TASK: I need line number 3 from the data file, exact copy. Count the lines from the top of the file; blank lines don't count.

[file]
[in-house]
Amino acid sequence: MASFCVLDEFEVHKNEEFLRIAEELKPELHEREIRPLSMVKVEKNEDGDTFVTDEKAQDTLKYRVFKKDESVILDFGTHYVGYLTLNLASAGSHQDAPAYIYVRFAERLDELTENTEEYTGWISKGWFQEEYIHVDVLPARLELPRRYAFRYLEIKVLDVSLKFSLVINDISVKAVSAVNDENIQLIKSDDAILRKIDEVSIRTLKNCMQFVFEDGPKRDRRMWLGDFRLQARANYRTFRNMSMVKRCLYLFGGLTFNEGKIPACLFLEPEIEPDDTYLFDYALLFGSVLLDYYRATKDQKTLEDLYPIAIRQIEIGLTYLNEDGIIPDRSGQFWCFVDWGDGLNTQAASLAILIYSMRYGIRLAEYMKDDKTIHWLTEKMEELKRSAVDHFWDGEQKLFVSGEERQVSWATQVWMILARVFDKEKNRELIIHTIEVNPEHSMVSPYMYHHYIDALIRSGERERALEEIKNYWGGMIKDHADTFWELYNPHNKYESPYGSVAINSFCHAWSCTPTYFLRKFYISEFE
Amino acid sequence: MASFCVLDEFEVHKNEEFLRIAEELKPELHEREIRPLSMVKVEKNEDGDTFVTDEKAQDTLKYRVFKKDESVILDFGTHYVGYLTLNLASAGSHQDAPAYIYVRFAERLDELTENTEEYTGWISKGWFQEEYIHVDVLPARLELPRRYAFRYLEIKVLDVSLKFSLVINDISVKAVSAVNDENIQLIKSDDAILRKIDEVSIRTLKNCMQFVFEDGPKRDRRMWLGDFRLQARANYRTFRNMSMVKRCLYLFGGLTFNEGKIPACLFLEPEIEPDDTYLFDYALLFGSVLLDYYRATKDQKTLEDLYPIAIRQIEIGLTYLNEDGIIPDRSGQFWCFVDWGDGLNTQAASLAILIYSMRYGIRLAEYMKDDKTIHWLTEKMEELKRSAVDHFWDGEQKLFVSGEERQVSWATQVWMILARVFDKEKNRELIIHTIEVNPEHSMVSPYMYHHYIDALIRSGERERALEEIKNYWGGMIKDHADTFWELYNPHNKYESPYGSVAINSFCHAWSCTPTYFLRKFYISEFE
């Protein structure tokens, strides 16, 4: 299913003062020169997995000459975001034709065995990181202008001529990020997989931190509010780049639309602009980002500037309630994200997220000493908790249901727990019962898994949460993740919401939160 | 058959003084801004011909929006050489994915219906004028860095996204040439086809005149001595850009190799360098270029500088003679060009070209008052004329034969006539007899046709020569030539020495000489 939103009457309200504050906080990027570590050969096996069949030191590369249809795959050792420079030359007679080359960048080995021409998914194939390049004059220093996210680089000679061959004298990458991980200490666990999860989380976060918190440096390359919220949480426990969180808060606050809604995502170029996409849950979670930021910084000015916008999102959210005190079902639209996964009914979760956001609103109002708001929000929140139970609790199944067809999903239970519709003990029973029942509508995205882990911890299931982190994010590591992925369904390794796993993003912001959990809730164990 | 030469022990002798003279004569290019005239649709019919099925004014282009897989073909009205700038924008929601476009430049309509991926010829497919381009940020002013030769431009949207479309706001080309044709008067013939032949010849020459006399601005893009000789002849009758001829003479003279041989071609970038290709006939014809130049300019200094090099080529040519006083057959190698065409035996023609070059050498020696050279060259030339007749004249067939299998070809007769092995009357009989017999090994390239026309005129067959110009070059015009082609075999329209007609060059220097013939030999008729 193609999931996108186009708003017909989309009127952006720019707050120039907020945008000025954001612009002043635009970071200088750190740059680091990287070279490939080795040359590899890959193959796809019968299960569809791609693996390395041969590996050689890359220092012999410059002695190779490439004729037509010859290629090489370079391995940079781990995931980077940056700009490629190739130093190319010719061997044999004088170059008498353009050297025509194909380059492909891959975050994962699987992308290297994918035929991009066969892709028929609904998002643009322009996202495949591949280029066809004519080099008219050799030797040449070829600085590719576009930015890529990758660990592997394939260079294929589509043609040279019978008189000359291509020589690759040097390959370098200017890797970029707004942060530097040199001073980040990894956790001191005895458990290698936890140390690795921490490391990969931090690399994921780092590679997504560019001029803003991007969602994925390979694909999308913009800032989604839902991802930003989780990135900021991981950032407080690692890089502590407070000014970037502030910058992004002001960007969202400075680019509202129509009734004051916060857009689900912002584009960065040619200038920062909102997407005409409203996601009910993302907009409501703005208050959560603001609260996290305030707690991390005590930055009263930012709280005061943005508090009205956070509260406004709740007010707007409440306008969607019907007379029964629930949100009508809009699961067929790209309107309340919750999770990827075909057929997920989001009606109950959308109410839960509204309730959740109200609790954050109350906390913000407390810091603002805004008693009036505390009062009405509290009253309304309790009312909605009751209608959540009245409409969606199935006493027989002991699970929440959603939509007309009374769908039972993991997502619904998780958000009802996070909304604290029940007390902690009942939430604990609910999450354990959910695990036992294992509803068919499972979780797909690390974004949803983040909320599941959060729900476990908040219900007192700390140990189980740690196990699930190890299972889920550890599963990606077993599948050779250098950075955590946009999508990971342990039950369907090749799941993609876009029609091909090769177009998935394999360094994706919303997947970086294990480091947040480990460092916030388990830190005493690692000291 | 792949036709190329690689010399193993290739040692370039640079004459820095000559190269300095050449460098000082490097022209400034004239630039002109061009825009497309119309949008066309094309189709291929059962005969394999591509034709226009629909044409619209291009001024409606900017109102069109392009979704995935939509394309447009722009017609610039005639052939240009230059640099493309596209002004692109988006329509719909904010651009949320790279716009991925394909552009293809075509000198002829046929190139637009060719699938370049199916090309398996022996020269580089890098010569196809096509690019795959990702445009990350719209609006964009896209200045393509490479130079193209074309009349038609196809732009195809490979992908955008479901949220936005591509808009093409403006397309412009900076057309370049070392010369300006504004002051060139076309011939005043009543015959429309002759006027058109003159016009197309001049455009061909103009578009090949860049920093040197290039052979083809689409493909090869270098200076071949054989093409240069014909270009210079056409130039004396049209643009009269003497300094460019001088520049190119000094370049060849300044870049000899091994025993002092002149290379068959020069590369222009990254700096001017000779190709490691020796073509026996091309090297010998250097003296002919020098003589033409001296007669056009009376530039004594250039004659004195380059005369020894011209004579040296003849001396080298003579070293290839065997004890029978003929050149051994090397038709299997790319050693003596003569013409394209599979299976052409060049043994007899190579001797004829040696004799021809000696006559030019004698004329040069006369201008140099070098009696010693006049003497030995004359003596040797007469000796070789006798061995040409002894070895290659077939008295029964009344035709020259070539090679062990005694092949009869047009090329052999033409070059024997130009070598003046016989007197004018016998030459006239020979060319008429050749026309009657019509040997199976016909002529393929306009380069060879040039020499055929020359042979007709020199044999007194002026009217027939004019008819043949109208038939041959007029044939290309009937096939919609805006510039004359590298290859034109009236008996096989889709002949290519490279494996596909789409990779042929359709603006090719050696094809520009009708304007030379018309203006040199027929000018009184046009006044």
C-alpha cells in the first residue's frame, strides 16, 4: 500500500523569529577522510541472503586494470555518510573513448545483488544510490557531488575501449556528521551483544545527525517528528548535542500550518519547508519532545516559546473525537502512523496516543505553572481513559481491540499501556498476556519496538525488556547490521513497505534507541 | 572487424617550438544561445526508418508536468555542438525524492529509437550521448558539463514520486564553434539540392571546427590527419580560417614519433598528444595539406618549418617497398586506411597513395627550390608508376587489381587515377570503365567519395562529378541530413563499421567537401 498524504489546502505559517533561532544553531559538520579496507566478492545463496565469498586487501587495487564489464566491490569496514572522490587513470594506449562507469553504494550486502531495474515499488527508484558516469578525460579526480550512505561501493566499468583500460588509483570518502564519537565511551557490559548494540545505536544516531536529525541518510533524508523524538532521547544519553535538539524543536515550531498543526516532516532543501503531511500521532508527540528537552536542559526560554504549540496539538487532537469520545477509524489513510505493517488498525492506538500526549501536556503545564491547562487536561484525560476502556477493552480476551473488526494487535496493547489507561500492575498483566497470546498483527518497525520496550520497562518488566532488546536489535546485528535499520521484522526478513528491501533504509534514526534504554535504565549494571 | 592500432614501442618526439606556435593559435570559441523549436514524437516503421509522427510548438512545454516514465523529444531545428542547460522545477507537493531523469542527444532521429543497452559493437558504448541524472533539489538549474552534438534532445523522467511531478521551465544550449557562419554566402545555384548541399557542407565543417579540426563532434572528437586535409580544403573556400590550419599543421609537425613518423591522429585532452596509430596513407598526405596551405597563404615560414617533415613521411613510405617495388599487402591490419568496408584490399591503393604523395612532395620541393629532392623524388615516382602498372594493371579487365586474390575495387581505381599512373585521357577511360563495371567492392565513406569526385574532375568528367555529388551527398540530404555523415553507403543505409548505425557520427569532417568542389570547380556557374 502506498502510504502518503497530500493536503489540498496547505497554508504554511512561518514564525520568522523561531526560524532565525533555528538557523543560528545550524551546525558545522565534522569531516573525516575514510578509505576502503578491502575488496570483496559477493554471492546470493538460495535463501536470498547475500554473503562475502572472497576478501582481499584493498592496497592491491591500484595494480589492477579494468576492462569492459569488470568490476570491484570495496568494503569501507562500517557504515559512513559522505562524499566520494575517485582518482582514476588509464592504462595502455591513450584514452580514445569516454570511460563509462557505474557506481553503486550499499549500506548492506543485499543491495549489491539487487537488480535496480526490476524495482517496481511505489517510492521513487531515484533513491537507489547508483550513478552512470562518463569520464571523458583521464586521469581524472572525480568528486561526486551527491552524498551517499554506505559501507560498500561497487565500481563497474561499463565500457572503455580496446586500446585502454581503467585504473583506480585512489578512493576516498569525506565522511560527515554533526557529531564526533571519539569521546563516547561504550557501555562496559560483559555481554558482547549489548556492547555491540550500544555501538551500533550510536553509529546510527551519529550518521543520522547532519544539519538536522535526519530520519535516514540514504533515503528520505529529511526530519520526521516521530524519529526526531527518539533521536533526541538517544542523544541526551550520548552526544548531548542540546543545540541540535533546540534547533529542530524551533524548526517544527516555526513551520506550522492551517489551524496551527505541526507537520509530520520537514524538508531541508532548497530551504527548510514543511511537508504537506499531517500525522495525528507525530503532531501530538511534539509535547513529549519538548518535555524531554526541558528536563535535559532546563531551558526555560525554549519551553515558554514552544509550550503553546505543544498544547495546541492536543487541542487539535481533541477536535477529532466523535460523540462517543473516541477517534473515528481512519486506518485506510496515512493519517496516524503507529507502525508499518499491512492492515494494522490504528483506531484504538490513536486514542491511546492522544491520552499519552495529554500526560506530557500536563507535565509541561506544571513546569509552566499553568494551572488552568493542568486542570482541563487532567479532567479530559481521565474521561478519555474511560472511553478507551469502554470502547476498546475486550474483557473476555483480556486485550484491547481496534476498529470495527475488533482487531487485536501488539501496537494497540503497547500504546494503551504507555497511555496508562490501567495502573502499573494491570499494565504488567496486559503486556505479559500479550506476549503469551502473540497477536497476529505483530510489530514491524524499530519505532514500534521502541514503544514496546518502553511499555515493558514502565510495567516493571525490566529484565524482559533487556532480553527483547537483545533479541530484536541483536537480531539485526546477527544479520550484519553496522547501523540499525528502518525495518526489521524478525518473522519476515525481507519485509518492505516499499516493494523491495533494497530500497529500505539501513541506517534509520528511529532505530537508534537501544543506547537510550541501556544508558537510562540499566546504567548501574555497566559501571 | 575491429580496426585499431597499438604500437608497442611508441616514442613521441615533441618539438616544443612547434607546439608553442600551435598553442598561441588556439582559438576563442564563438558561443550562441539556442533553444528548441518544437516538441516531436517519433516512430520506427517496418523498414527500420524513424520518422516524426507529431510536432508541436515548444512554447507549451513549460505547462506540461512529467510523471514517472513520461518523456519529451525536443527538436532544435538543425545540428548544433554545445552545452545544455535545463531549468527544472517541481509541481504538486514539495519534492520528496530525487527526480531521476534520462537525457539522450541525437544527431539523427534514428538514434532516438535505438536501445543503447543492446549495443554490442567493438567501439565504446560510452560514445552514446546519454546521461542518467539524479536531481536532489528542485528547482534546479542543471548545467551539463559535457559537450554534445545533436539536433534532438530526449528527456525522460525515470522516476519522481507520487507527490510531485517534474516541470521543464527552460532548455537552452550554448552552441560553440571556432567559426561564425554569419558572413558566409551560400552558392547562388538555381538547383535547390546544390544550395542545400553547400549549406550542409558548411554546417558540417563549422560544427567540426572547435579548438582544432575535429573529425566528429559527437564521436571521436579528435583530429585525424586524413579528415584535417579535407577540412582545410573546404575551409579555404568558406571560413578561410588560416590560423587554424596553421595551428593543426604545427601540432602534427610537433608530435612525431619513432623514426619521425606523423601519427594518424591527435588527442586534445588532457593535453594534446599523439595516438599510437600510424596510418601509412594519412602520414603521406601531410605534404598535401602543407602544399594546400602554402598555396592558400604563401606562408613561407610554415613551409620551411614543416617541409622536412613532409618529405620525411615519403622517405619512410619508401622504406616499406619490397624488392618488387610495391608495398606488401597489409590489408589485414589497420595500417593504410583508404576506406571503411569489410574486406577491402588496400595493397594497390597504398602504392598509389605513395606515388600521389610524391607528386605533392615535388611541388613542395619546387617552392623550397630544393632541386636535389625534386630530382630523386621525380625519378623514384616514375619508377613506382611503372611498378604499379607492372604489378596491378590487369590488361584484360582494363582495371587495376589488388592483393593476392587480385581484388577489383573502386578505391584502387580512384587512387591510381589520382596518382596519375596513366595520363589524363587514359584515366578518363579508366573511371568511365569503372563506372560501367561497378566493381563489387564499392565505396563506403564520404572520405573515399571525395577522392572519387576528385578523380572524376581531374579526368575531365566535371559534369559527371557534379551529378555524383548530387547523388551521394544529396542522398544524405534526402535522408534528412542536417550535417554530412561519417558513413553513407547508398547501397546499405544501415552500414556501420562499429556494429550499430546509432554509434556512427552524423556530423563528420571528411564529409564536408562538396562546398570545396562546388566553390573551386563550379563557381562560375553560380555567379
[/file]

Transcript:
Amino acid sequence: MASFCVLDEFEVHKNEEFLRIAEELKPELHEREIRPLSMVKVEKNEDGDTFVTDEKAQDTLKYRVFKKDESVILDFGTHYVGYLTLNLASAGSHQDAPAYIYVRFAERLDELTENTEEYTGWISKGWFQEEYIHVDVLPARLELPRRYAFRYLEIKVLDVSLKFSLVINDISVKAVSAVNDENIQLIKSDDAILRKIDEVSIRTLKNCMQFVFEDGPKRDRRMWLGDFRLQARANYRTFRNMSMVKRCLYLFGGLTFNEGKIPACLFLEPEIEPDDTYLFDYALLFGSVLLDYYRATKDQKTLEDLYPIAIRQIEIGLTYLNEDGIIPDRSGQFWCFVDWGDGLNTQAASLAILIYSMRYGIRLAEYMKDDKTIHWLTEKMEELKRSAVDHFWDGEQKLFVSGEERQVSWATQVWMILARVFDKEKNRELIIHTIEVNPEHSMVSPYMYHHYIDALIRSGERERALEEIKNYWGGMIKDHADTFWELYNPHNKYESPYGSVAINSFCHAWSCTPTYFLRKFYISEFE